Why hasn’t the vice-president moved into his house?
Should we consider whether the project was ill-concieved?
Vice President Kalonzo Musyoka is an unfortunate man at many levels. Not only has he found himself with challenges of credibility on numerous occasions – not least of which is the adventure of touring African countries trying to dissociate Kenya from the ICC prosecution by Louis Moreno Ocampo. His personal brand has also taken a walloping from his “kigeugeu” dance during the build-up to a new constitutional dispensation, where he oscillated between the yes and the no camps, leaving everyone confused as to what he stands for. Even now, one cannot say what the good VP stands for.
His seemingly indecisive nature seems to have extended to the controversial house that is being built for his office as the Official Residence of the Vice President. In March this year, Public Works permanent secretary, John Lonyangapuo is reported to have assured Kenyans that the Vice-President will move into his house in July this year, after treasury allocates more money to the project.
In all truth, this project is the sort that is a project manager’s worst nightmare. The Saga started in 2005, when David Mwiraria, the then Minister for finance, read in his 2005/2006 budget that an allocation of Kshs. 1 billion had been allocated for the VP’s house. This brought on outrage by civil society and Kenyans, who rightly said that a billion was too much to spend on a house. The Prime Minister, Raila Odinga stepped in to clarify that actually only Kshs. 197 Million had been allocated for the house.
The official residence in Karen is as grand as one would expect an African VP to live in. It has an Olympic size pool, gazebo, and manicured grounds – the highest level of finishing possible. A project of this nature is only cost-effective if it is completed right on time, because input costs, like the costs of cement, water, energy, labour and machinery increase (rarely decrease) over time. With the allocation of the money by treasury, a company called Dimken Construction Company Ltd. was awarded the contract to build the house.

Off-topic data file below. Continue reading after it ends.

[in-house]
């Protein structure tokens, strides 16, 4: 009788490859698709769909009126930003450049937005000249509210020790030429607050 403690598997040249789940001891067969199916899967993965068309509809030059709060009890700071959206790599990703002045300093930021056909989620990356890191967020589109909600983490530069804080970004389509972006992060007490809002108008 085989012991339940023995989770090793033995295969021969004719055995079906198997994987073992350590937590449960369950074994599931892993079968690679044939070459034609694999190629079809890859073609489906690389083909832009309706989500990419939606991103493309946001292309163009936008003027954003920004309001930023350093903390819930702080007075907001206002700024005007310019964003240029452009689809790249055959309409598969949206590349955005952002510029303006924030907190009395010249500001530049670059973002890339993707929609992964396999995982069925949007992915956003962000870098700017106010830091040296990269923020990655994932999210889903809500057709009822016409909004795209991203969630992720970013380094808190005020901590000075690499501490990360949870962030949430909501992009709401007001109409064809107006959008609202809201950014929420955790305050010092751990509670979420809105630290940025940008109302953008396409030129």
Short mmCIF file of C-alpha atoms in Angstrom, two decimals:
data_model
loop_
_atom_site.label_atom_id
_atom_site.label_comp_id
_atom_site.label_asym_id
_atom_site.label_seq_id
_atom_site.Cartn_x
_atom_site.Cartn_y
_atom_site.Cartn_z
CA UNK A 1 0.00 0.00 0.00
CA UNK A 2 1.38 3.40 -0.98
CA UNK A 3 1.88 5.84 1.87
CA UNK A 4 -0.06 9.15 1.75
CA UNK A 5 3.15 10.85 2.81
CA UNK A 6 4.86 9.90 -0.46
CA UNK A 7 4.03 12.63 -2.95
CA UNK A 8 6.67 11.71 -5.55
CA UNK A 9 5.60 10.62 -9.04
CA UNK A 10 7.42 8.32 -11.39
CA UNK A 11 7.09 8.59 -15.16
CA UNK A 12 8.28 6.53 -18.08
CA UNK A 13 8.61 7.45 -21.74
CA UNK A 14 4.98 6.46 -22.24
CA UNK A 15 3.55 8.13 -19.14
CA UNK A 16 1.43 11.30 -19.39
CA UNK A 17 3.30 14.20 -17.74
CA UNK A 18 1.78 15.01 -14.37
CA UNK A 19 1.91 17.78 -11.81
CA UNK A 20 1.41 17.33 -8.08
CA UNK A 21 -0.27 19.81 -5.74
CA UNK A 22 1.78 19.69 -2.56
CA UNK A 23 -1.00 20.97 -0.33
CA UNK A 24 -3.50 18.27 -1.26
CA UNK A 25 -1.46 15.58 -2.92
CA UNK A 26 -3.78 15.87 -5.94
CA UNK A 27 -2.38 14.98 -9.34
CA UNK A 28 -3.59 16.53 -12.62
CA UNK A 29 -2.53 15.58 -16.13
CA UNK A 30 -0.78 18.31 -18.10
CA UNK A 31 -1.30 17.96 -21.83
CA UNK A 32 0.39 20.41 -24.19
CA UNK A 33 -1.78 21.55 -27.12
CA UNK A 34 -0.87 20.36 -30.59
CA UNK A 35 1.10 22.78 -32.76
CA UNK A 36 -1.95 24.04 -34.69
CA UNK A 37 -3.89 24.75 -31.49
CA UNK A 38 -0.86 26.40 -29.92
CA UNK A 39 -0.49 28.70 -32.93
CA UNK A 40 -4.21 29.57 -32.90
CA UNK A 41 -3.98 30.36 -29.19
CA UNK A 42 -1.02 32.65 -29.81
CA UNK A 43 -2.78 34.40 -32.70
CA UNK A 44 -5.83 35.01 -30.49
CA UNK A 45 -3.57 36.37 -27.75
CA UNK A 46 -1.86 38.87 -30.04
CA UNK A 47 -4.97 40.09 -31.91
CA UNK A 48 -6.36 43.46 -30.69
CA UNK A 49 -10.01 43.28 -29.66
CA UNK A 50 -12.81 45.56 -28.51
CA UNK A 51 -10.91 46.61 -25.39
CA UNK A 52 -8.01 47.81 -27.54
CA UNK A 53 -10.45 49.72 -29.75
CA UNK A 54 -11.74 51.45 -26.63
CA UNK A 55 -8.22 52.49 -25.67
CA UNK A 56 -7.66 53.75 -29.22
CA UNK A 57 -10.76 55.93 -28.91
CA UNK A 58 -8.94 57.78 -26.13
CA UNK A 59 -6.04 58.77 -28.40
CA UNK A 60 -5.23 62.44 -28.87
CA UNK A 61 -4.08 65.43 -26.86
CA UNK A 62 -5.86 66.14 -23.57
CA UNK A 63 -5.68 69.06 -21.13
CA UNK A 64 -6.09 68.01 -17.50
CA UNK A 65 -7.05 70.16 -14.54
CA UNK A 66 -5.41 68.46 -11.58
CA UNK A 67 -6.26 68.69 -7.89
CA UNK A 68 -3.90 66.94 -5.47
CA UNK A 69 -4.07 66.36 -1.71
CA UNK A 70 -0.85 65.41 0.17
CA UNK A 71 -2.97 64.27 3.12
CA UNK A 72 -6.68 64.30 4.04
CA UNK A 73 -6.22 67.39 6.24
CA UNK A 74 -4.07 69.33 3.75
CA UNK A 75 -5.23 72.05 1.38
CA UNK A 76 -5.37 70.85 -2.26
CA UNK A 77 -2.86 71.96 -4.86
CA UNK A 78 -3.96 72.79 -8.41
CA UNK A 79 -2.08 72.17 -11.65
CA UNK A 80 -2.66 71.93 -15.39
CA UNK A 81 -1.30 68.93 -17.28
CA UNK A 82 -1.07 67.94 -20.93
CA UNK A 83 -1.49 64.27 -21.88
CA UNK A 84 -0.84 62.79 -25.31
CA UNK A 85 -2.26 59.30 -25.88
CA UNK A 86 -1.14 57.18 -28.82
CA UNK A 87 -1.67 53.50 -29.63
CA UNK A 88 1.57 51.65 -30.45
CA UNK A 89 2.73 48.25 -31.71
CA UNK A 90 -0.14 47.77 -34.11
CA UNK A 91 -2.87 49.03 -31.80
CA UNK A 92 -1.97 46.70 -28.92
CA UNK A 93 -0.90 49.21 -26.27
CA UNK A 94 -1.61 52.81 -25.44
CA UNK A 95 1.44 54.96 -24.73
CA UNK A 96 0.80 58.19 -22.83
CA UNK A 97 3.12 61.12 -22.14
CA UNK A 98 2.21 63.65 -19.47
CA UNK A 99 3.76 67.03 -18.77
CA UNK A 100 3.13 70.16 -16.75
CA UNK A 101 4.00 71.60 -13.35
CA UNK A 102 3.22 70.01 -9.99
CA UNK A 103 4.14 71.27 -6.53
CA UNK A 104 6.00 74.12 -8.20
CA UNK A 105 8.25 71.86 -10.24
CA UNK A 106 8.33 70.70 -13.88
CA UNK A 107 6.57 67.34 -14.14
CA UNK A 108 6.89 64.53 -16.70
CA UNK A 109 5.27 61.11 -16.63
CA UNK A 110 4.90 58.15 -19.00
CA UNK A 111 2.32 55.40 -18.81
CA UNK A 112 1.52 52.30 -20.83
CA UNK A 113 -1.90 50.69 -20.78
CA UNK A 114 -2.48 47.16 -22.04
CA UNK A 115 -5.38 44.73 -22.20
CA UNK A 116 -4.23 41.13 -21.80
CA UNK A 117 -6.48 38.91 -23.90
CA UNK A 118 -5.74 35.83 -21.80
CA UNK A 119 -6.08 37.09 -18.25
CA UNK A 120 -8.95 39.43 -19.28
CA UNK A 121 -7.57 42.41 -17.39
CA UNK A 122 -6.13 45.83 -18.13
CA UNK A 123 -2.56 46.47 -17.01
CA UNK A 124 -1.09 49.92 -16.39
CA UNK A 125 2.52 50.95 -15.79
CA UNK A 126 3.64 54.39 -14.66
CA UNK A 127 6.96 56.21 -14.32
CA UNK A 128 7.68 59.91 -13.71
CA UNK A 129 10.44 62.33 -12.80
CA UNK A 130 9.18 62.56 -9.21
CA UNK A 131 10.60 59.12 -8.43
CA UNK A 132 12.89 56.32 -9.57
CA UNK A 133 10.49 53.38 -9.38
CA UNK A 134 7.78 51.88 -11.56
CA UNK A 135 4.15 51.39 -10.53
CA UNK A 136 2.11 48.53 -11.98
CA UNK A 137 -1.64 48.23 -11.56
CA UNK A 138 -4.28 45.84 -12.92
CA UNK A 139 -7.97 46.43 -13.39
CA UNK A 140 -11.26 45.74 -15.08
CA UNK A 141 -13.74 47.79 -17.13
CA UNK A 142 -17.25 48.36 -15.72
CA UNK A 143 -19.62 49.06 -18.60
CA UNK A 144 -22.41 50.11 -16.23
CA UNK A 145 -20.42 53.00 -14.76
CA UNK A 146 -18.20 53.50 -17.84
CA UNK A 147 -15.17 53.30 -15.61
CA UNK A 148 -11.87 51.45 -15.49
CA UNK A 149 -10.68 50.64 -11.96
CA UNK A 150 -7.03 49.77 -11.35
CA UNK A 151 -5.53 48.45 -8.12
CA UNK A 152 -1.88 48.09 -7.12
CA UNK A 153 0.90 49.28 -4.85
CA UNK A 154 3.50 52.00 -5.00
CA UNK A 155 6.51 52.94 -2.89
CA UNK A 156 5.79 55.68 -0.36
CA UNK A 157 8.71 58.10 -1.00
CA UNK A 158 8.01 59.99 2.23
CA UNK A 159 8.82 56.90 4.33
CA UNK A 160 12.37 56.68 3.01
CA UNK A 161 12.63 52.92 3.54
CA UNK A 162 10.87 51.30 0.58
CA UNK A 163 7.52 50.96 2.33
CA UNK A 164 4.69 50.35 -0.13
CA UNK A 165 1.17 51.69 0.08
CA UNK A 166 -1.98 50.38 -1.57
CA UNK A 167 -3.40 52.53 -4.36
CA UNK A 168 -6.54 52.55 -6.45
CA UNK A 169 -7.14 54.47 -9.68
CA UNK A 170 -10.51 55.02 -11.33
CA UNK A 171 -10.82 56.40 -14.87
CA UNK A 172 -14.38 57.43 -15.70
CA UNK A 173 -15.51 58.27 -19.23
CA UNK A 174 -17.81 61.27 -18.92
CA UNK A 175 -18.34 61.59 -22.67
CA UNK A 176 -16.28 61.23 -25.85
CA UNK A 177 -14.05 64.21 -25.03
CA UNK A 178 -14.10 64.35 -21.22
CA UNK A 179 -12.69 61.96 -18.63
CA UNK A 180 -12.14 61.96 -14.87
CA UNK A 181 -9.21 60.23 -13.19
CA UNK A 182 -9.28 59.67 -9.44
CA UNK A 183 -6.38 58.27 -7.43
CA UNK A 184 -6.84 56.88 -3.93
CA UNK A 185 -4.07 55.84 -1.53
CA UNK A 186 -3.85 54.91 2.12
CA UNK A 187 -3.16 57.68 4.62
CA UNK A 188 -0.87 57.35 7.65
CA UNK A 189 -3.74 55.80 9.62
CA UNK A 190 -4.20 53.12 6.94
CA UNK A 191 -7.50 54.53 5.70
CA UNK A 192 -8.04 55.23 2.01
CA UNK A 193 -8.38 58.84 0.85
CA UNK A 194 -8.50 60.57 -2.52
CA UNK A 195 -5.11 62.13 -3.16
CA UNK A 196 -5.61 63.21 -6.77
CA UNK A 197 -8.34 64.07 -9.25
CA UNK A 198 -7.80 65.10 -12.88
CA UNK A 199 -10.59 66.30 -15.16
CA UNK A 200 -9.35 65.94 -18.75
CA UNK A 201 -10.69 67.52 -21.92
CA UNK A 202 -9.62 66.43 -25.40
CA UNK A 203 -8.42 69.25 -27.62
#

In August 2009, Dimken was found to have missed a number of deadlines and to have used lower standard materials and therefore was effectively fired by the government. Whereas Kenyans might expect the company to have faced some sanction or penalty, it was declared bankrupt for owing Equity Bank Kshs. 197 million, which it received as advance performance guarantees to the Ministry of Public Works in 2006. After Dimken defaulted, the bank had to pay the Ministry what it had spent.
The contract was then awarded to another company, Itabuild Construction Company at an increased cost of Kshs. 383 Million. The reasons given are that the costs of steel and other inputs had increased. At double the cost, one expects that the project would be complete quickly – especially as PS Lonyangapuo said that only finishing’s and windows in the main house had been incomplete.
“If the VP did not have a house, we could tell him to move in as we complete the remaining work,” said Lonyangapuo.
Needless to say, the project continues to unfold in starts and stops with different excuses being given for the slow progress. The time has come for Kenyans to draw a line in the sand and declare that the project must now be finished. Surely, the VP should spend at least some of the time left before he either moves into State House or moves back to Syekulu?
Speaking of State House, within the State House compound, there is an official residence that was used in the past for the Office of the Chief Justice that is opposite the State House Girls High School on State House road. which is an inappropriate allocation since the judiciary cannot be housed within the executive’s compound. The last Chief Justice to have lived there was Sir Alfred Henry Simpson who served between 1967 and 1971.
Why wasn’t this house allocated to the Vice President as his official residence? Even if it had needed refurnishing and renovation, might that not have cost less than the Karen house? In these times when we struggle to feed our people, perhaps we need to make more strenuous effort to tone down on our excesses.